Army Reaches Out to Adult 'Influencers' to Encourage Them to Promote Service
By Donna Miles
American Forces Press Service
WASHINGTON, July 10, 2007 – Anyone who watched the final episode of HBO’s “The Sopranos” series understands what the Army is up against as it works to fill its ranks with high-quality recruits.
When young Anthony Soprano Jr., “AJ” to his family and friends, expressed an interest in joining the Army, he met opposition from all corners. His girlfriend balked. His mother, Carmela, tried to dissuade him for fear he’s be deployed to Iraq. His father Tony, New Jersey’s mob boss, ultimately distracted him with a new BMW and an opportunity to make a movie.
The story may be fictitious, but the gist of the storyline is very real. Army officials are concerned that “influencers” – parents, teachers, coaches and other adults who influence young people’s decisions about military service – are increasingly less likely to encourage them to serve, said Maj. Anne Edgecomb, an Army spokeswoman.
That trend is likely to reflect the protracted war and its declining popularity among the American public, she acknowledged. “Support for the war directly impacts parental support for their children entering the military,” she said. “There’s a direct correlation.”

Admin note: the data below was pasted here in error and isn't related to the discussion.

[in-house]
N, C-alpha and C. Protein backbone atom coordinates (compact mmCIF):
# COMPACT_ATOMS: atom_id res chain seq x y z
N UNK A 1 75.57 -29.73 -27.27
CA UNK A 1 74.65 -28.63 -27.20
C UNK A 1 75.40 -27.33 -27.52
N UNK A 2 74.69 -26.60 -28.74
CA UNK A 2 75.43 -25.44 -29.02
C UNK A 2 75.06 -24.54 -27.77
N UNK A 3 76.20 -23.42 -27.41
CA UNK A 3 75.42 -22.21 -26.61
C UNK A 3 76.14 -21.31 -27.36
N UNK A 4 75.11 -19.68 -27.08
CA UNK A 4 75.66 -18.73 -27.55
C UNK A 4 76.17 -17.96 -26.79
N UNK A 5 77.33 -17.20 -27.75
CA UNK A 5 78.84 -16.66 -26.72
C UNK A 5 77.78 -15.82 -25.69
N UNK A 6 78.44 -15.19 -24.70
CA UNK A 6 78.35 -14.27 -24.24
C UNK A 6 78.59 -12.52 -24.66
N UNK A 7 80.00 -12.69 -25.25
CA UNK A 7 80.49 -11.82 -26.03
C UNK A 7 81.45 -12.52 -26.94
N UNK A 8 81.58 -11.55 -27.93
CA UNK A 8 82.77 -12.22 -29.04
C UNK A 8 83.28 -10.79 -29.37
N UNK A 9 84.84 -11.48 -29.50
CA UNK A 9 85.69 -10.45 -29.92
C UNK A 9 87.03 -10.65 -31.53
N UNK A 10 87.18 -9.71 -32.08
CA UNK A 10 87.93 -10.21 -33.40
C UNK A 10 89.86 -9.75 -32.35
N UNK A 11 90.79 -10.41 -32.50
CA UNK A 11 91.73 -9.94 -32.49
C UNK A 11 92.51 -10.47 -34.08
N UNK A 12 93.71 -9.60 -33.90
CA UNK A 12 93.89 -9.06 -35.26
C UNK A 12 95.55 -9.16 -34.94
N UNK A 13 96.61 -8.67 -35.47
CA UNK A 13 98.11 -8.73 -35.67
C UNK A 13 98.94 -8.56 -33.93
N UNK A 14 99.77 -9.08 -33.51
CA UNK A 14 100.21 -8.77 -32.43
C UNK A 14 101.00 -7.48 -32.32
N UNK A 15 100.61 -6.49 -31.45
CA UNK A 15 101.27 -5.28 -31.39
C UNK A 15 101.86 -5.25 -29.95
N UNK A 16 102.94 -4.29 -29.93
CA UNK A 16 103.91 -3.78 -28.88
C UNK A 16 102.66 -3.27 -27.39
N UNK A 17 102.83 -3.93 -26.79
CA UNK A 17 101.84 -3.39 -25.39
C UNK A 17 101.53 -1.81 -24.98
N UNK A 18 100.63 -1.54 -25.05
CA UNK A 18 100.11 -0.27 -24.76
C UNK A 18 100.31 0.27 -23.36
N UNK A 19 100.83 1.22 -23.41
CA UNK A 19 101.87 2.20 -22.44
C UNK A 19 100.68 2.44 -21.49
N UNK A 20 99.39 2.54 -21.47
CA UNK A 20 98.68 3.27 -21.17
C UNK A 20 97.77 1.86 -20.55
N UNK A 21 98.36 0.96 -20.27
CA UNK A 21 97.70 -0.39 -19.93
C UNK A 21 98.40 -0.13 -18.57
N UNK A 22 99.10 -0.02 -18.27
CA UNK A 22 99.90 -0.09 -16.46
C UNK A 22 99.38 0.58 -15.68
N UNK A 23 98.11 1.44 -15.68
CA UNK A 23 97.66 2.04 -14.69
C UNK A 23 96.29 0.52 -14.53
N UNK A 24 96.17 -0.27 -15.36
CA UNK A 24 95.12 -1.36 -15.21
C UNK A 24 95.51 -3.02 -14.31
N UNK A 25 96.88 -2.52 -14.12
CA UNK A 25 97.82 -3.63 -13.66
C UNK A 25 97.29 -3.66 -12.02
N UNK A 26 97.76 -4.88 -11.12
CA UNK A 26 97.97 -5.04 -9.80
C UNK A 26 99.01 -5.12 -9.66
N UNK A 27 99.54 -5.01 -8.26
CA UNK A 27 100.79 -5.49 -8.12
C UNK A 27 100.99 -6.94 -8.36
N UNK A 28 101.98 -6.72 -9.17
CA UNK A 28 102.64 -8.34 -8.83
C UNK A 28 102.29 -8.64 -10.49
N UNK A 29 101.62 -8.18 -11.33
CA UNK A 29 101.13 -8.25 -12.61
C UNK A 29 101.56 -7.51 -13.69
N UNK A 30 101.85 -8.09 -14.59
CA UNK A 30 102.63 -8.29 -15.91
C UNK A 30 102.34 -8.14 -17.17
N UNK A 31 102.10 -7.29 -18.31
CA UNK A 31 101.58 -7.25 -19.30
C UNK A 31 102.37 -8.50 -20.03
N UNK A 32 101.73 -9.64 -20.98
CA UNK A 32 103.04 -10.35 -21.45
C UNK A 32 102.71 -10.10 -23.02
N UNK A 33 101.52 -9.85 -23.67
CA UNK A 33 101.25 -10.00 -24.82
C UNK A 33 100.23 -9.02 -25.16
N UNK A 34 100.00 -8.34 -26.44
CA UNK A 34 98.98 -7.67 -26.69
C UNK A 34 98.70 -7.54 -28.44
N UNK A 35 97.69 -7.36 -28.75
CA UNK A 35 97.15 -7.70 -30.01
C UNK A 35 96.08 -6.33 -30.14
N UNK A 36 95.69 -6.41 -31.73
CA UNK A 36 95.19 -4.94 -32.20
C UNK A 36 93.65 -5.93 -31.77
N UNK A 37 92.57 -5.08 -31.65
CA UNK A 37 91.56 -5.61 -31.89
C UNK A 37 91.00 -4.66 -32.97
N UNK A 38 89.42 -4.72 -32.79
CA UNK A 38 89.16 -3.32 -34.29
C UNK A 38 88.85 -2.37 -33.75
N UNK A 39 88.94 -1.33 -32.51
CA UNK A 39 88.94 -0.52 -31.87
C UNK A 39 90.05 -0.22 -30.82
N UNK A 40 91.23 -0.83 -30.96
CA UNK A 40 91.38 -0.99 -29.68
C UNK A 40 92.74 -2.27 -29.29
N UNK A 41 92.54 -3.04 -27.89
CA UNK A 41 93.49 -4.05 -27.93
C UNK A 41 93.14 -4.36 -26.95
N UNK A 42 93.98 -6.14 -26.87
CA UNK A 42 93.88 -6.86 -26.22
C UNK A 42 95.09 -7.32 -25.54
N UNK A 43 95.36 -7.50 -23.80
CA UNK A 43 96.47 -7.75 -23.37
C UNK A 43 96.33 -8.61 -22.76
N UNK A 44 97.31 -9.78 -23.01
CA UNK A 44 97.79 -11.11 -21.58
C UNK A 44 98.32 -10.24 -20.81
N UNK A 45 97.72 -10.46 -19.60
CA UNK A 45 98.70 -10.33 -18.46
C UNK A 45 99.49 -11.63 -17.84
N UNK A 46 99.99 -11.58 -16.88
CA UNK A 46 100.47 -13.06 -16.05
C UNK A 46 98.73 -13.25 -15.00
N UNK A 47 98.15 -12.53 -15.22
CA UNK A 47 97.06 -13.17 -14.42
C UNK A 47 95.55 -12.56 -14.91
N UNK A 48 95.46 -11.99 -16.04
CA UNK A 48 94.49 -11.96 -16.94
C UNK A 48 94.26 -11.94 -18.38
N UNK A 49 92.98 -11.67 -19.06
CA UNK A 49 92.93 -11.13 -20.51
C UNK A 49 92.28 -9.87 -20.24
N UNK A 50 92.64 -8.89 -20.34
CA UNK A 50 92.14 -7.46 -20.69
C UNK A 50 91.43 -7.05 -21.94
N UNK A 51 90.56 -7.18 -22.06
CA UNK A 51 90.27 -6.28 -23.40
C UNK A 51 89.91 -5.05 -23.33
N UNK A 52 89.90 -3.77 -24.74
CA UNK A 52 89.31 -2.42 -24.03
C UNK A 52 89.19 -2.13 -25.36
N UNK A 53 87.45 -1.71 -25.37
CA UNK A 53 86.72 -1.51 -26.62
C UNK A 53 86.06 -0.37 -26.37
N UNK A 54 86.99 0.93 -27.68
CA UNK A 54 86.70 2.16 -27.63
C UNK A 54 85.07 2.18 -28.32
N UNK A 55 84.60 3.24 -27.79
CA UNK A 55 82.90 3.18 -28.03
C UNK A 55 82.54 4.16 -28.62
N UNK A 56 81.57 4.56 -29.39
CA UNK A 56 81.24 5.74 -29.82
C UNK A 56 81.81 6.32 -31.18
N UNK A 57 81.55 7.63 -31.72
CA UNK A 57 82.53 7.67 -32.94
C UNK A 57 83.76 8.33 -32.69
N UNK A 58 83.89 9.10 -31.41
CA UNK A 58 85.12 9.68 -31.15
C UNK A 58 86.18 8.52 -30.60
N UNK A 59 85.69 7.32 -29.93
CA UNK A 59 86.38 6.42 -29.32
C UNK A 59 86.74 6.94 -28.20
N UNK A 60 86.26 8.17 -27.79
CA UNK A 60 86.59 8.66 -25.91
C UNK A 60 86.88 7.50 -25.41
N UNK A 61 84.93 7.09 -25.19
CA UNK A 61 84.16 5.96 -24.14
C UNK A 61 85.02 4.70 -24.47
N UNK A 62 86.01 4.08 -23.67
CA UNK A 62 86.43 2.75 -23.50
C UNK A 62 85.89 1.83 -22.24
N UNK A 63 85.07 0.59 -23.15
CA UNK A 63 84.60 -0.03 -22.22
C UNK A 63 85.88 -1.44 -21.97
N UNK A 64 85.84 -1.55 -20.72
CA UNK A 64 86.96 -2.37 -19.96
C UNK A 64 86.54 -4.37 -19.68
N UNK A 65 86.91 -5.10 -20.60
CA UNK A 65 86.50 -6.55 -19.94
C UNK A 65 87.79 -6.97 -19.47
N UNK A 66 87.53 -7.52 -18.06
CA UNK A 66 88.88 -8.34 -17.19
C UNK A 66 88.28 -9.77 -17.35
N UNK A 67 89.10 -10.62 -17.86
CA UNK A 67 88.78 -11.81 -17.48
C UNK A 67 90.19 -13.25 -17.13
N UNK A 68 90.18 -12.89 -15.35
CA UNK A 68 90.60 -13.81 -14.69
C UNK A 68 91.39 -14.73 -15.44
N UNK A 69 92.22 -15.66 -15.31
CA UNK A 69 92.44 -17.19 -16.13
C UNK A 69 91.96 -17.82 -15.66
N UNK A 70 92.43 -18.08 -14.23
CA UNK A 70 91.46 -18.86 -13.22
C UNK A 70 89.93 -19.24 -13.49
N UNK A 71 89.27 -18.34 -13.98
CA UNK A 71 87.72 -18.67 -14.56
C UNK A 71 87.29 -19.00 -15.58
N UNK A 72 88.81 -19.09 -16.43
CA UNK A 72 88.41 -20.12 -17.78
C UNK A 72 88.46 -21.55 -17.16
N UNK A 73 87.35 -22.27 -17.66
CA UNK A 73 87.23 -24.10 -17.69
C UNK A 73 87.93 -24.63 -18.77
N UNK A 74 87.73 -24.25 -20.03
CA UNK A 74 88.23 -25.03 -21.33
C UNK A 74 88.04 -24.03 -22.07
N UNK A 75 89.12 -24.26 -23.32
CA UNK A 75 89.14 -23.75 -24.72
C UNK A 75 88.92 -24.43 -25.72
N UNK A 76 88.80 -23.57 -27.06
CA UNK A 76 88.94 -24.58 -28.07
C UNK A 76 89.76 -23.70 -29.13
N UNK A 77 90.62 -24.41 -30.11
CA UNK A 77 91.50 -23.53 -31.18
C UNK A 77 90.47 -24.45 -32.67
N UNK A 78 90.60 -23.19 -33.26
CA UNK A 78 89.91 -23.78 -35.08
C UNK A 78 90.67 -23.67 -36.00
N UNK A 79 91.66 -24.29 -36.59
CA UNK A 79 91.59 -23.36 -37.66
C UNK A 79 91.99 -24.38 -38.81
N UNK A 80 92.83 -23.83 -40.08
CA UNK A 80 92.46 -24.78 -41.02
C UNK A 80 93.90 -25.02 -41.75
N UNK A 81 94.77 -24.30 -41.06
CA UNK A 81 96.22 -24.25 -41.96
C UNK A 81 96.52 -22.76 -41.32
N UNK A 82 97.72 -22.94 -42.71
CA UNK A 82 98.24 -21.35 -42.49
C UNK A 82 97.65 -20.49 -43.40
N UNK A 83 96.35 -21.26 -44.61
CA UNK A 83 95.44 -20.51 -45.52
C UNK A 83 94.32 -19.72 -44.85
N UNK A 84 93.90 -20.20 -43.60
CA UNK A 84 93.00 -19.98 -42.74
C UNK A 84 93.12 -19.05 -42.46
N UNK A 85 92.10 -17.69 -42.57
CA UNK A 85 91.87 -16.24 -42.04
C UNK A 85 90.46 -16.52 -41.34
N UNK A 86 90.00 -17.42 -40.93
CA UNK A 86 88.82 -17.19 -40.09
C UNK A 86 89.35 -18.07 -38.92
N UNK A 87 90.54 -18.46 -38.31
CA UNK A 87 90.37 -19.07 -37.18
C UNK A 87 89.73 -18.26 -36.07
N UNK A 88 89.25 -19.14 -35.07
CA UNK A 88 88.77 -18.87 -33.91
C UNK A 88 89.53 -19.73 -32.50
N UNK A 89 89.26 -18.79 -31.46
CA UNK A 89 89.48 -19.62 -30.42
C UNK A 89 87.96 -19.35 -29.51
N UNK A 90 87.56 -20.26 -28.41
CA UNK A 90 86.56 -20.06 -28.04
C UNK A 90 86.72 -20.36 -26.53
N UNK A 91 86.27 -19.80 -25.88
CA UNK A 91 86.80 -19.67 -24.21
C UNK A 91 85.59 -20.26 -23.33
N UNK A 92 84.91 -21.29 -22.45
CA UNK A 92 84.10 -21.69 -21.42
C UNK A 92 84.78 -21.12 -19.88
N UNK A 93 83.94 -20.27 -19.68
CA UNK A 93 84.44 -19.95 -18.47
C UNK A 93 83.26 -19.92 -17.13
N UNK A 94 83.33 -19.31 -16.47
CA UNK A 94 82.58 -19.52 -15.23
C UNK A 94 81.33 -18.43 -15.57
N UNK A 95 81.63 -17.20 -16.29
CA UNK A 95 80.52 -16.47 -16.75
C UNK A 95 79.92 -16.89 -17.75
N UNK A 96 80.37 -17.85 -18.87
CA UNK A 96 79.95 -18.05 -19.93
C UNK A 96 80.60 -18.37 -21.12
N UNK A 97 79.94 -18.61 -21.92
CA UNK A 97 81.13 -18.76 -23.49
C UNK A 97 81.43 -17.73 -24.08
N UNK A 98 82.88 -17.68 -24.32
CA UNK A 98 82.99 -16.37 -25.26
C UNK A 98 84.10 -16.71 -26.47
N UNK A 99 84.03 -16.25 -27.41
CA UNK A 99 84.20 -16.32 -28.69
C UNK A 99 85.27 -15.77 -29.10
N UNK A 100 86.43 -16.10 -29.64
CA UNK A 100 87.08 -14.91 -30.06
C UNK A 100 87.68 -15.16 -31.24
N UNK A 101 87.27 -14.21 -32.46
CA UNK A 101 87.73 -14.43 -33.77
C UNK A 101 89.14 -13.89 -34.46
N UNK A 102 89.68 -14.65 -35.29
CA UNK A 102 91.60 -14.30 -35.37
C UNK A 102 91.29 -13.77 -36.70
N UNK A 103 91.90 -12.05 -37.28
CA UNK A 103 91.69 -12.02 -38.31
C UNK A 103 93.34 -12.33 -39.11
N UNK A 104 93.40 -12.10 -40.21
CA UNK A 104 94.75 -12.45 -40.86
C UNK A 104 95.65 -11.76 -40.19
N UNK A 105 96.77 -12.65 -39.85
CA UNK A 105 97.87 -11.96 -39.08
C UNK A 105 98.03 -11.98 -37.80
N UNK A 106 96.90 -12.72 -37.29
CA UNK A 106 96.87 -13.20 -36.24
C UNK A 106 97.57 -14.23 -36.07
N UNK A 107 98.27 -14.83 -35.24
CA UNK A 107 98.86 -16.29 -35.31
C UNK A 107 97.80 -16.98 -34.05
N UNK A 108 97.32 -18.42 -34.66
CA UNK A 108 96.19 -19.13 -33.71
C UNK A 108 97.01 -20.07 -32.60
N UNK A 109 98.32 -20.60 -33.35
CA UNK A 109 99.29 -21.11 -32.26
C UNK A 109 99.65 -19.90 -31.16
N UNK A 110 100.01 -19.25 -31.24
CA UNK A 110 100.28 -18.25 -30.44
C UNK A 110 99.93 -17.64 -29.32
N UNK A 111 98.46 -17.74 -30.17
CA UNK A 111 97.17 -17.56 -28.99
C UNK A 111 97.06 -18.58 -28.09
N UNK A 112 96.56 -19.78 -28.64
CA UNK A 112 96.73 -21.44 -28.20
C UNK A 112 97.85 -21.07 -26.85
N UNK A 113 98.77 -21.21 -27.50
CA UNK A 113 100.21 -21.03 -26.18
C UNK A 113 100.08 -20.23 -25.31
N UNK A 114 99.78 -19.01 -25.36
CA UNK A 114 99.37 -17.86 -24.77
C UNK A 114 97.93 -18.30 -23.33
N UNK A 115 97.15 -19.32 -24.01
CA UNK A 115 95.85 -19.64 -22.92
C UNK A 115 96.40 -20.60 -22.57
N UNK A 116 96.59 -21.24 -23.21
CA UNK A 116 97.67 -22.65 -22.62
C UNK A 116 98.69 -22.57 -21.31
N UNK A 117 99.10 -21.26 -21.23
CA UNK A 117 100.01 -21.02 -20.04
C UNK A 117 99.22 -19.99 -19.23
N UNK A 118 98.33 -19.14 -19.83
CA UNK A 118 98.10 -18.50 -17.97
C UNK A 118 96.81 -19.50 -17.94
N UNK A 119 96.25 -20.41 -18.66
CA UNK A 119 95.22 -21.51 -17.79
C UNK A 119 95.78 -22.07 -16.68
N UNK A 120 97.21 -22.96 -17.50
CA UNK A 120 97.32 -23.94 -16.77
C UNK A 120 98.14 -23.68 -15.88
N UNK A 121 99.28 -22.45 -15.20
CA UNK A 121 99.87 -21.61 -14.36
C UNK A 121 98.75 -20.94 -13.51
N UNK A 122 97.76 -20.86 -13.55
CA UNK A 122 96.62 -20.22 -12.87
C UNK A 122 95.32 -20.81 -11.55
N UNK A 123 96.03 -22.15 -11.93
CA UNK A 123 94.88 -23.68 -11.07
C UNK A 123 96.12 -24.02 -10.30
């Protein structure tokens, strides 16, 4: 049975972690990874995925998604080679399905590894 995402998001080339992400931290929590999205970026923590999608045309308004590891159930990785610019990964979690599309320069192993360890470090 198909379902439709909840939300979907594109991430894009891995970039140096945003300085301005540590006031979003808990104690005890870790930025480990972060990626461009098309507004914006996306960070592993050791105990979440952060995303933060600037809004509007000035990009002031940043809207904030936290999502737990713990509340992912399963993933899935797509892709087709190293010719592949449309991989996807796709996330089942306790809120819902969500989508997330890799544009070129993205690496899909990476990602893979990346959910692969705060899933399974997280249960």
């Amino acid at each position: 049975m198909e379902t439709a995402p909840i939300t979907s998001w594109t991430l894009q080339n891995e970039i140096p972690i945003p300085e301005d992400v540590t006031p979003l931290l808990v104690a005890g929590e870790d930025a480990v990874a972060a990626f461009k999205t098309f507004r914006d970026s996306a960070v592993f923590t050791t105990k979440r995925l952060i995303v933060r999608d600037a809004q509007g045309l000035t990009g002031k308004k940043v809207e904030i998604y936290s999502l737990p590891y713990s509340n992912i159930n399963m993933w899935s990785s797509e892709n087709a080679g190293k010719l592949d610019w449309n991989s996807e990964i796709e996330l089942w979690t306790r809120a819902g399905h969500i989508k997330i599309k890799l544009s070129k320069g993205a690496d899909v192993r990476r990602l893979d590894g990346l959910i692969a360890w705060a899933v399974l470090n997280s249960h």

Army officials fear that correlation is affecting their recruiting efforts, because despite what some adults might think, young people really do listen to them, Edgecomb said.
Recruiting numbers for June, released today, show the Army missed its goal for the second consecutive month. The active Army came up almost 1,400 recruits below its 8,400-person goal, but remains 741 recruits ahead of its year-to-date goal.
The Army Reserve and Army National Guard both came out on the plus side for June. The Army Reserve recruited 5,255 members, almost 400 troops more than its goal, and the Guard met its goal, with 5,342 recruits.
As they seek to boost recruiting numbers, Army officials recognize the importance of reaching out to adult influencers as well as prospective recruits.
They’ve dedicated an additional $30 million to the “Army Strong” campaign, Edgecomb said. The ads, which convey the concept that Army service boosts not just physical strength, but also strength of character and purpose, speak as much to adults as recruitment-age youth. They also encourage prospects and their influencers to learn more about the Army and what it has to offer.
Meanwhile, the Army is using other avenues to move its recruiting efforts into fifth gear, such as promoting its $2,000 referral bonus program and hiring more contract recruiters, Edgecomb said.
It’s also recognized that media headlines, even those about recruiting shortfalls, offer an opportunity to let adult influencers know that Uncle Sam needs them, too. “That’s one more way to reach out to the American public to let them know we need their support,” Edgecomb said.
“A lot of people have stepped up and joined the military. … We’ve got 70,000 soldiers who have made the commitment to serve in the Regular Army and the Army Reserve so far this year,” she said. “And we need influencers to continue to support their decisions and to encourage other young people as they consider joining the Army.”
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